- Centralized logging collects and analyzes log events for activities that might indicate a security incident. Log data is analyzed as it gets uploaded to our alerting system and produces alerts in near real time.
- Cloud-based tools allow us to respond rapidly to detected threats. These tools enable remediation using automatically triggered actions.
- When automatic remediation isn't possible, alerts are sent to the appropriate on-call engineers, who are equipped with a set of tools that enable them to act in real time to mitigate detected threats.
Recover from a ransomware attack
For the steps to recover from a ransomware attack in Microsoft 365, see Recover from a ransomware attack in Microsoft 365.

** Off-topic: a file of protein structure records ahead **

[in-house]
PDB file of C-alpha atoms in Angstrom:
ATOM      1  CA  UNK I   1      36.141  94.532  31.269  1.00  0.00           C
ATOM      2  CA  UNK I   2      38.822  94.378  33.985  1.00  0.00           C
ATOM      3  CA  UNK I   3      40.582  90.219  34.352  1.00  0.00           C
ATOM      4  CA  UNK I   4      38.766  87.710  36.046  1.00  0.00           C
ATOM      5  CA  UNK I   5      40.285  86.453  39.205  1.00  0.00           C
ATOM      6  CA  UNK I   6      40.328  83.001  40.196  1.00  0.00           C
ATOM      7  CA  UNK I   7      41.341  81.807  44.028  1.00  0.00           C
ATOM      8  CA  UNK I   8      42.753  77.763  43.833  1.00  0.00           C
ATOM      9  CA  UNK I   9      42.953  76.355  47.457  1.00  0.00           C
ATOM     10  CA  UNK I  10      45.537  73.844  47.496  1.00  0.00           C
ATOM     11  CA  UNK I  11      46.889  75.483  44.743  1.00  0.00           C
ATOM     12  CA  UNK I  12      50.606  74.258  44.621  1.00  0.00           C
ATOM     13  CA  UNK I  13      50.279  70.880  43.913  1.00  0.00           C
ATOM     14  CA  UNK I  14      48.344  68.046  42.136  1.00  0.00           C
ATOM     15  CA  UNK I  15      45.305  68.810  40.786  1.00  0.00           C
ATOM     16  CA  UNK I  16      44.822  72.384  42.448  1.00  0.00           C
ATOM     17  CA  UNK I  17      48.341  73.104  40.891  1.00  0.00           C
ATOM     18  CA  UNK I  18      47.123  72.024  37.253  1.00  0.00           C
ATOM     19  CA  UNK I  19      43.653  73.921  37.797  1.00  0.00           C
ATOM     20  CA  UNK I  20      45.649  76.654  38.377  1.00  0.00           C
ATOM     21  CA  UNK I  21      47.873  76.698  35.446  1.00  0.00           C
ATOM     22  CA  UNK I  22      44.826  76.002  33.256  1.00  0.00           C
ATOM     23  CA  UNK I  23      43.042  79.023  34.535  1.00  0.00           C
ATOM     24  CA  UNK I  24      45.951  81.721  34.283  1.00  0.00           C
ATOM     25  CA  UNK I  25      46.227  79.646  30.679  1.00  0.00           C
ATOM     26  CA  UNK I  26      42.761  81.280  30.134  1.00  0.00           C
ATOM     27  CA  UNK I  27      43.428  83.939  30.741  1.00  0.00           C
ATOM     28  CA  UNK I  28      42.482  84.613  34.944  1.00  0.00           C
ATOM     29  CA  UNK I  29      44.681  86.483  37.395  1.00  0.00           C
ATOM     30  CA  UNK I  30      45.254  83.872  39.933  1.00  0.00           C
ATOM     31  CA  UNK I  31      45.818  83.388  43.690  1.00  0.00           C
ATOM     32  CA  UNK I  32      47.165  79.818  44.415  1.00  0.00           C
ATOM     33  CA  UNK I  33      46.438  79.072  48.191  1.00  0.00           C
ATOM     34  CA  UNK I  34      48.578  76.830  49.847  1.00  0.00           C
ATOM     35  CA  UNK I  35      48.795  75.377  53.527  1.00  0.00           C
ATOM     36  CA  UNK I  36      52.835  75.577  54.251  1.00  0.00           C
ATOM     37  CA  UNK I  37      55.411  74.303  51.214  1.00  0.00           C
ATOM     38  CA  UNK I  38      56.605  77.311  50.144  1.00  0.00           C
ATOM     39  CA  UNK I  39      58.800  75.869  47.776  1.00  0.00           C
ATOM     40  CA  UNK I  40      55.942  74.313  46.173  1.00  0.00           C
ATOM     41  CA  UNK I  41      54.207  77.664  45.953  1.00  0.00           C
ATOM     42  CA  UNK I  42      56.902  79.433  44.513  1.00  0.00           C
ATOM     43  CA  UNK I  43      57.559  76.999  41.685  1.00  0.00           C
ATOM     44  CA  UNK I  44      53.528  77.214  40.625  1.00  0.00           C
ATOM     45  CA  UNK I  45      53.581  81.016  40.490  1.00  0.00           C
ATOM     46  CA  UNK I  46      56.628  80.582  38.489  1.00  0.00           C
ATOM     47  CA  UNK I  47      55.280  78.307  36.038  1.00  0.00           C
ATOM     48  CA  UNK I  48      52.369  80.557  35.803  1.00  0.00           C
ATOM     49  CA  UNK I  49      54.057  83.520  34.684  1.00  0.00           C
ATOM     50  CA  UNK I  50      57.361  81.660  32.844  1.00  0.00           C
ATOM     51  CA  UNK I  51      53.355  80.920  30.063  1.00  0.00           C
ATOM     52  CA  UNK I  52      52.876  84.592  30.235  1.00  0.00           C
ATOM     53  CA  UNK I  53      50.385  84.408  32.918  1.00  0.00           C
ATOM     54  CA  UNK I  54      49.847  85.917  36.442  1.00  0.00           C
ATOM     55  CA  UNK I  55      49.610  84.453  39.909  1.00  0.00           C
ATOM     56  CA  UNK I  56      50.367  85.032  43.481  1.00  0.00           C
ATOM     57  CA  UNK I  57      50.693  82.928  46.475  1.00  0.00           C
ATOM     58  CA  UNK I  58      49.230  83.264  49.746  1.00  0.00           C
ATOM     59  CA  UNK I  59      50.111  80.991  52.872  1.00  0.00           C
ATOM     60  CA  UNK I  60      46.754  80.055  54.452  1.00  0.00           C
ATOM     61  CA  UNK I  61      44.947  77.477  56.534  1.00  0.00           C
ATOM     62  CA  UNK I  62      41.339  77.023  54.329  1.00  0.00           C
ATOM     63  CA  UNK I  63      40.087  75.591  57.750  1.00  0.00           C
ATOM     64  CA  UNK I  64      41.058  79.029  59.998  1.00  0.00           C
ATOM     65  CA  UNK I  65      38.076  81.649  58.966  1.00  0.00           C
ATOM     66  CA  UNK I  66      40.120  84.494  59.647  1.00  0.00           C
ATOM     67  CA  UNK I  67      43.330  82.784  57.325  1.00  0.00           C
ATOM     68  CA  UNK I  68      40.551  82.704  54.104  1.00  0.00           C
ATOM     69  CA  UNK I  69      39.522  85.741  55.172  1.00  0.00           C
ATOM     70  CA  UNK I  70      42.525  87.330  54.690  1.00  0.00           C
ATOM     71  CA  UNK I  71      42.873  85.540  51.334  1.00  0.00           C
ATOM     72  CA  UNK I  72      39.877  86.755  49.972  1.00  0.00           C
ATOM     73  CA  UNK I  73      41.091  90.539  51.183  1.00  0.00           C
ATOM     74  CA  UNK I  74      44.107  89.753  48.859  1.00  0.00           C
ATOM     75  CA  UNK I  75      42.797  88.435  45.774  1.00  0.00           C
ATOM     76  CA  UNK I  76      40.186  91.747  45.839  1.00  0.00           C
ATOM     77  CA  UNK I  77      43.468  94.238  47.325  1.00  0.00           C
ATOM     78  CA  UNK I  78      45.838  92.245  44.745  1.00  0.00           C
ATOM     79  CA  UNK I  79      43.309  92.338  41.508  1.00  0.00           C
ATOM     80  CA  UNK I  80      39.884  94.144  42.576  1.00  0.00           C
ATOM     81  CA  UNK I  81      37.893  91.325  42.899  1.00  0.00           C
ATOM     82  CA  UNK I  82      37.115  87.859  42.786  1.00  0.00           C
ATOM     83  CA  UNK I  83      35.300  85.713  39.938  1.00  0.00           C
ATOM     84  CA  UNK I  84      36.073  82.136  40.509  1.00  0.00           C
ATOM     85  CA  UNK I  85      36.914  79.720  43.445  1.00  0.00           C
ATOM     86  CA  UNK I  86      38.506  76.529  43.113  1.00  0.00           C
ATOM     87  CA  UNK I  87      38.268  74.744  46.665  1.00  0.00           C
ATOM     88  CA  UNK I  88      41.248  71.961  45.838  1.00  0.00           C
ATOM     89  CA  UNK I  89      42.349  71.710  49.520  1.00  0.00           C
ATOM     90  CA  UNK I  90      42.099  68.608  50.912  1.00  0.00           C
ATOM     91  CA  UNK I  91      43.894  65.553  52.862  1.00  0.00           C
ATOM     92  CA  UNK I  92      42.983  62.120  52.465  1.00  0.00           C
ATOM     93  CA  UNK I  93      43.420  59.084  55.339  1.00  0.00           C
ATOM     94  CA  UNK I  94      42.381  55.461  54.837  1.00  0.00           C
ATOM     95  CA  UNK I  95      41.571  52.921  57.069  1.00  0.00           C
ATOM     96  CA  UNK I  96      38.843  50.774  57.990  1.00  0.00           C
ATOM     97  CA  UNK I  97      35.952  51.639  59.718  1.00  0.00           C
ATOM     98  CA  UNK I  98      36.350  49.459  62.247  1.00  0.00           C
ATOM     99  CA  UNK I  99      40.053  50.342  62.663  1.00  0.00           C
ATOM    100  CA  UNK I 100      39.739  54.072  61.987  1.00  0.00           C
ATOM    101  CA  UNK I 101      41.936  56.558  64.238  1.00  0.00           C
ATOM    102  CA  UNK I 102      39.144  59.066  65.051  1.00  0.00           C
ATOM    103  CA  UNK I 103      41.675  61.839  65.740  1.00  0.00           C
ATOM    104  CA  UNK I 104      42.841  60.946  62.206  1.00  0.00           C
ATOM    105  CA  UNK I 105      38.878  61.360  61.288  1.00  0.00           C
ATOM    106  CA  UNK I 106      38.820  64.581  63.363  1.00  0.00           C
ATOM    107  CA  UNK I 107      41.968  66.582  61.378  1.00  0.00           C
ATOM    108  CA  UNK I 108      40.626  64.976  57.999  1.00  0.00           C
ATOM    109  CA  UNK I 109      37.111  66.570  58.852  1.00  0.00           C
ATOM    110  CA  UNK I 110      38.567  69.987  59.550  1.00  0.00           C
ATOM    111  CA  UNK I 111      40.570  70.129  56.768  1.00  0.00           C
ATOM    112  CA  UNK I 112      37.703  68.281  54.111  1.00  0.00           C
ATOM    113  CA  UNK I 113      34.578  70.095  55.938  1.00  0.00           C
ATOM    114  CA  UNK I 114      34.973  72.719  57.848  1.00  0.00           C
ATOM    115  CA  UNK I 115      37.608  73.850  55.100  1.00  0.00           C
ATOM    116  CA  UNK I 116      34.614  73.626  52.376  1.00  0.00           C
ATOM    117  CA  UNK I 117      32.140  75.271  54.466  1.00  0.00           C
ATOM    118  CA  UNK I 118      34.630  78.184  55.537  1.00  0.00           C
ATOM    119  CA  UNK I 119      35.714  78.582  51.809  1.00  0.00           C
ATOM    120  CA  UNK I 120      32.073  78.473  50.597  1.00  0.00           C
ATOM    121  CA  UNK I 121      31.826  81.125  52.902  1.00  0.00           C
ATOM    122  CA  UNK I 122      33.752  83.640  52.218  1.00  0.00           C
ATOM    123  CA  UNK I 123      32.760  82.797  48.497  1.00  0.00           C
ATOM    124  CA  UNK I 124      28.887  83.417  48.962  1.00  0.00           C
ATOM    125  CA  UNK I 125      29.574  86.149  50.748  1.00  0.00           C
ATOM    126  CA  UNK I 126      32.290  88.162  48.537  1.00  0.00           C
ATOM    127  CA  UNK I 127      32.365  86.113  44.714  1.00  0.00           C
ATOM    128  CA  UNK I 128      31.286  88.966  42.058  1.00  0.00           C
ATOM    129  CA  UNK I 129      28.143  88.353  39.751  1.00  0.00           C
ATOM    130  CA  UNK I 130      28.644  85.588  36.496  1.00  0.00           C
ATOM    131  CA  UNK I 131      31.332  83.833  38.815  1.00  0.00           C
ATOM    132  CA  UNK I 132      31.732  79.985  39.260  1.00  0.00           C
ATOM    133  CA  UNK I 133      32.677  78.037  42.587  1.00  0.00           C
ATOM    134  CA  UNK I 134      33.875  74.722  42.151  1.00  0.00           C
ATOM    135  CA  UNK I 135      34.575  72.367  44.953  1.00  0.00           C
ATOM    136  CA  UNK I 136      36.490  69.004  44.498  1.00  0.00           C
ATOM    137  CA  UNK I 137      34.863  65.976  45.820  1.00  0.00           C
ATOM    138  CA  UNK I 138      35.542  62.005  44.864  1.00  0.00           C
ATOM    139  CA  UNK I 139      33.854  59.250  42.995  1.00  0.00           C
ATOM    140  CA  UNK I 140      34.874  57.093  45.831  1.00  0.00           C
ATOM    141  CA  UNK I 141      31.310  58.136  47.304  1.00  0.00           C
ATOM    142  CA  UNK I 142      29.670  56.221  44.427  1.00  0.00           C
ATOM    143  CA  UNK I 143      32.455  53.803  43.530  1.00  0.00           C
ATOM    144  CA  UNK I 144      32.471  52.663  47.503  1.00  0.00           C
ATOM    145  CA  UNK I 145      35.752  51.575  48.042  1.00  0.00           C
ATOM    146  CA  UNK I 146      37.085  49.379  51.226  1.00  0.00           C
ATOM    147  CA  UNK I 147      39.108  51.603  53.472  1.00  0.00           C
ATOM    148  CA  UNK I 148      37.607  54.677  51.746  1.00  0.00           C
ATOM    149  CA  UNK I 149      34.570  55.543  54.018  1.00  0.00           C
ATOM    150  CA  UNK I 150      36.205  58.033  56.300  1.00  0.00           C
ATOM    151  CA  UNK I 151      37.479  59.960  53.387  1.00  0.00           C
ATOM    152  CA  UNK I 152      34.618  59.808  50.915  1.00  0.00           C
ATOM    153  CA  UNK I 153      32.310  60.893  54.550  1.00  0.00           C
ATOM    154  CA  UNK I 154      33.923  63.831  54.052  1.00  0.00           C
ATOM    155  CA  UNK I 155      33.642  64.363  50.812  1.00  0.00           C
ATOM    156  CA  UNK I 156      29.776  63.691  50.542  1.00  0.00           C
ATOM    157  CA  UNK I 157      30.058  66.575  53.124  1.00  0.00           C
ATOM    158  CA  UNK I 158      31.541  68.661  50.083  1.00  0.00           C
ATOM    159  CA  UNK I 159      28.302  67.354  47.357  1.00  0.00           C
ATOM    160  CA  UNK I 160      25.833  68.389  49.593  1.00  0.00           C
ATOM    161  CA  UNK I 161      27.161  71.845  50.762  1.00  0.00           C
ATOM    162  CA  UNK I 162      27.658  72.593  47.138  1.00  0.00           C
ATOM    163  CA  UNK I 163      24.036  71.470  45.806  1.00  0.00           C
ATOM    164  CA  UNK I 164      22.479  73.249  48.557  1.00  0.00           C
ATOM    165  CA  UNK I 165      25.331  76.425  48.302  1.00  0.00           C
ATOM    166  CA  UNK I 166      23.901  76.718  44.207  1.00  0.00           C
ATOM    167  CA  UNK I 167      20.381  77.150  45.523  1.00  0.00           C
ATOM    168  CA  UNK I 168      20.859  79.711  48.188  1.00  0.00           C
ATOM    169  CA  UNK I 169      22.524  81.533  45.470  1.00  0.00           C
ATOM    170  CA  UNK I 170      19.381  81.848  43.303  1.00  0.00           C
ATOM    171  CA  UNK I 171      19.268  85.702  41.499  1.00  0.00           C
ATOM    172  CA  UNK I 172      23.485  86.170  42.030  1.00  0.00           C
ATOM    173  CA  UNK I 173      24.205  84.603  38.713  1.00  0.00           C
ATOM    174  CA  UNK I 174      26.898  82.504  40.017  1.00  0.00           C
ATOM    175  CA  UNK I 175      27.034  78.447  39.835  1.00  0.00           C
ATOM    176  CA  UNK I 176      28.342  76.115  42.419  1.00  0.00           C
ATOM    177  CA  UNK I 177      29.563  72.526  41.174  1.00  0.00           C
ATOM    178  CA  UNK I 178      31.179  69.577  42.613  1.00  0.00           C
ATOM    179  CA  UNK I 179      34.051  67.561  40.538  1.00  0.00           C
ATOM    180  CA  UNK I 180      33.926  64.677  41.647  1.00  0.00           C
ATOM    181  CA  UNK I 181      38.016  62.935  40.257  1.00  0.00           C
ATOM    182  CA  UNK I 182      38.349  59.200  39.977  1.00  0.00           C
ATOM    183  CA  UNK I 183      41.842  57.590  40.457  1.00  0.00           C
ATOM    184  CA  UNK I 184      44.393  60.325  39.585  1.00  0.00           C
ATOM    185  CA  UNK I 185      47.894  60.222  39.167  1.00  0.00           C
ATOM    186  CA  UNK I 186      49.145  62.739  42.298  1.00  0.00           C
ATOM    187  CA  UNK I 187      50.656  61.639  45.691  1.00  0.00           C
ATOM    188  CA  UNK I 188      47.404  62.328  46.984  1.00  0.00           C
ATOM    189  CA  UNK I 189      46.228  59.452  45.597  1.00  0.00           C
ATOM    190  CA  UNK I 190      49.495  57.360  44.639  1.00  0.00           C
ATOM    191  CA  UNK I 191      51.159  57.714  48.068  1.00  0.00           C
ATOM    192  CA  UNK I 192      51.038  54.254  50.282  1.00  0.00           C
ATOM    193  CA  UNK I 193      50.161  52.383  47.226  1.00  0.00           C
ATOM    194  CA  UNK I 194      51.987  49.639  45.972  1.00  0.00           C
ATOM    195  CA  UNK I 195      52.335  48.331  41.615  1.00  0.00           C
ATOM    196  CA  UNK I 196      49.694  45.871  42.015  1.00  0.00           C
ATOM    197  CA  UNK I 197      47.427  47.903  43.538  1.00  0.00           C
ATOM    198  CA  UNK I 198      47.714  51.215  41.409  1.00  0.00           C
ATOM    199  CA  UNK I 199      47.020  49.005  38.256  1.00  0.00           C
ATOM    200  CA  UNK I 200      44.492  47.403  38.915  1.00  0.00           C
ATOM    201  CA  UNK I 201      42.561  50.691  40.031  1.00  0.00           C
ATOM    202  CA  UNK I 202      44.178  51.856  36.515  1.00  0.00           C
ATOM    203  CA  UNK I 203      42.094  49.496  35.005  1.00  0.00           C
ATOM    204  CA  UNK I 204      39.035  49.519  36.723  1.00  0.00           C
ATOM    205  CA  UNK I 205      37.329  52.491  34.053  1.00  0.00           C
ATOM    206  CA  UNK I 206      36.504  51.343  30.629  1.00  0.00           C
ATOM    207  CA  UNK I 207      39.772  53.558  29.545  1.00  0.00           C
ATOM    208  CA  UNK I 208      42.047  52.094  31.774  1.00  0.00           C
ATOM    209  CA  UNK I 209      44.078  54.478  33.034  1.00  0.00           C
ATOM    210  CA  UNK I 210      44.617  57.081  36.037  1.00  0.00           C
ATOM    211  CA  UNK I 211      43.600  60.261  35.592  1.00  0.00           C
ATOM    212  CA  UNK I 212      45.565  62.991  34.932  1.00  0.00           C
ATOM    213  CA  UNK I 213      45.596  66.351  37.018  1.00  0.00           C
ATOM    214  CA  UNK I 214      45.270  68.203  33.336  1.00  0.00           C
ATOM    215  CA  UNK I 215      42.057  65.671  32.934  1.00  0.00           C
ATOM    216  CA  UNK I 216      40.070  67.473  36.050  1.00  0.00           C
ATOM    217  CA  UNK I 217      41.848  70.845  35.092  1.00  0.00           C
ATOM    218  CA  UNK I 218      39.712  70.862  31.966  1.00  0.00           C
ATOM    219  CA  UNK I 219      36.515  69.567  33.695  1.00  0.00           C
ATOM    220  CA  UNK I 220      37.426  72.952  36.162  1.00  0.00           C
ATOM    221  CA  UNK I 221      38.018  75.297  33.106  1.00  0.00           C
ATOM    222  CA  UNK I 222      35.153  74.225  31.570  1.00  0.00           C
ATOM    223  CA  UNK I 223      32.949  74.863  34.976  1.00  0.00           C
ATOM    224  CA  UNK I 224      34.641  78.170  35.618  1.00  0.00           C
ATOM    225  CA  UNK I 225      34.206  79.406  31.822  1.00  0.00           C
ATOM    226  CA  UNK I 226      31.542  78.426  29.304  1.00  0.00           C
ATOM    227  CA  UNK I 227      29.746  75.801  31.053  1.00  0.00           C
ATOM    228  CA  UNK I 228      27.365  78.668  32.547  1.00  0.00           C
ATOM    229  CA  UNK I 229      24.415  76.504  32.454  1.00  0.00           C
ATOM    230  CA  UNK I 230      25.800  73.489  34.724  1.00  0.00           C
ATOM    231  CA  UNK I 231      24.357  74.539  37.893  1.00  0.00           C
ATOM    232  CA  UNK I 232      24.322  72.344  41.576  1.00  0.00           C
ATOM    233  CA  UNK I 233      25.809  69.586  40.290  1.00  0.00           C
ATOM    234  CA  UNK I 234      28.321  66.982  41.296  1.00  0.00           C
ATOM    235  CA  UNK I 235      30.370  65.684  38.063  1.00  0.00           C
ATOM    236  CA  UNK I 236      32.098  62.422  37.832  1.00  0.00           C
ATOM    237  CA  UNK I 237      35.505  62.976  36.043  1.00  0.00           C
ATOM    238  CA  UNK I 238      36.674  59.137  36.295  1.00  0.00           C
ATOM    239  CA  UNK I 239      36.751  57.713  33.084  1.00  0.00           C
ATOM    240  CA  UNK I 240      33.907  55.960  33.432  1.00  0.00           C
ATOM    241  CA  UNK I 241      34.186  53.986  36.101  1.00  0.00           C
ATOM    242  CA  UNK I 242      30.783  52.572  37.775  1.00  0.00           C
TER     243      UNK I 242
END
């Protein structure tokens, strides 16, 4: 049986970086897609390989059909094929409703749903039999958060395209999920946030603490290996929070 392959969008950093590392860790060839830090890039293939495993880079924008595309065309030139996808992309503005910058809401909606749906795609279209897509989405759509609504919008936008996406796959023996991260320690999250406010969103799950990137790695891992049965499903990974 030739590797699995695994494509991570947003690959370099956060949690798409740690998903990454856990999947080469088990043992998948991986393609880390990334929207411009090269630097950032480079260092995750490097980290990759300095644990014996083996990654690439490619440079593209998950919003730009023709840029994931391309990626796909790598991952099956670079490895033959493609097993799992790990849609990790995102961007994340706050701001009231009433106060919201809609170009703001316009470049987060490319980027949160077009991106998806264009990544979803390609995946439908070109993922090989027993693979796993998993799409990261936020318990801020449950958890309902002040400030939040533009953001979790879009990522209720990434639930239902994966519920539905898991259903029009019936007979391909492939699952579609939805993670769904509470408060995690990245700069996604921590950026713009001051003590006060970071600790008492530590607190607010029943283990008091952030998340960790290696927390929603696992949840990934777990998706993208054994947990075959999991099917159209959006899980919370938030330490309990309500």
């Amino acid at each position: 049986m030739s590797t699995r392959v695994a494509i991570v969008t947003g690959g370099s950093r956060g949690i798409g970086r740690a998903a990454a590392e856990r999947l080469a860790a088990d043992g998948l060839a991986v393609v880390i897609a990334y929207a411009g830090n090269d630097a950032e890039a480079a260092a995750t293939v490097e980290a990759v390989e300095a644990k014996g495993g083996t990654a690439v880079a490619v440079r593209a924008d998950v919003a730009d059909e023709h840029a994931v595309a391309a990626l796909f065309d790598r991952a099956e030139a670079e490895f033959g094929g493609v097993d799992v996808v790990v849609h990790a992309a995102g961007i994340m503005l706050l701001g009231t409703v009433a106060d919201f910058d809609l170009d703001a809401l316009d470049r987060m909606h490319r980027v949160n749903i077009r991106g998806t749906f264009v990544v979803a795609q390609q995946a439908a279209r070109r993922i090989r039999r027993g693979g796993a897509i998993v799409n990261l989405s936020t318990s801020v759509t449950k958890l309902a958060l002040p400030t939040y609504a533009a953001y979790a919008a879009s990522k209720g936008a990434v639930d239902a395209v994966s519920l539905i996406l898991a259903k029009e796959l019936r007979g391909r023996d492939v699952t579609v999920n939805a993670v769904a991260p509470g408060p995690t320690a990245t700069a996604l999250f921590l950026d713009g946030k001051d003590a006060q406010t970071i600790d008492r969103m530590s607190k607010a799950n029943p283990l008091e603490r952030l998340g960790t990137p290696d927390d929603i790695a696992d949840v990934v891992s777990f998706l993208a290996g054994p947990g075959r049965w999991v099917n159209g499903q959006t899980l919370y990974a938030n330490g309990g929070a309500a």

Additional ransomware resources
Key information from Microsoft
- The growing threat of ransomware, Microsoft On the Issues blog post on July 20, 2021
- Human-operated ransomware
- Rapidly protect against ransomware and extortion
- The latest Microsoft Security Intelligence Report (see pages 22-24)
- Ransomware: A pervasive and ongoing threat report in the Threat analytics node of the Microsoft 365 Defender portal (see these licensing requirements)
- Deploy ransomware protection for your Microsoft 365 tenant
- Recover from a ransomware attack
- Protect your Windows 10 PC from ransomware
- Handling ransomware in SharePoint Online
Microsoft 365 Defender
- Azure Defenses for Ransomware Attack
- Backup and restore plan to protect against ransomware
- Help protect from ransomware with Microsoft Azure Backup (26-minute video)
- Recovering from systemic identity compromise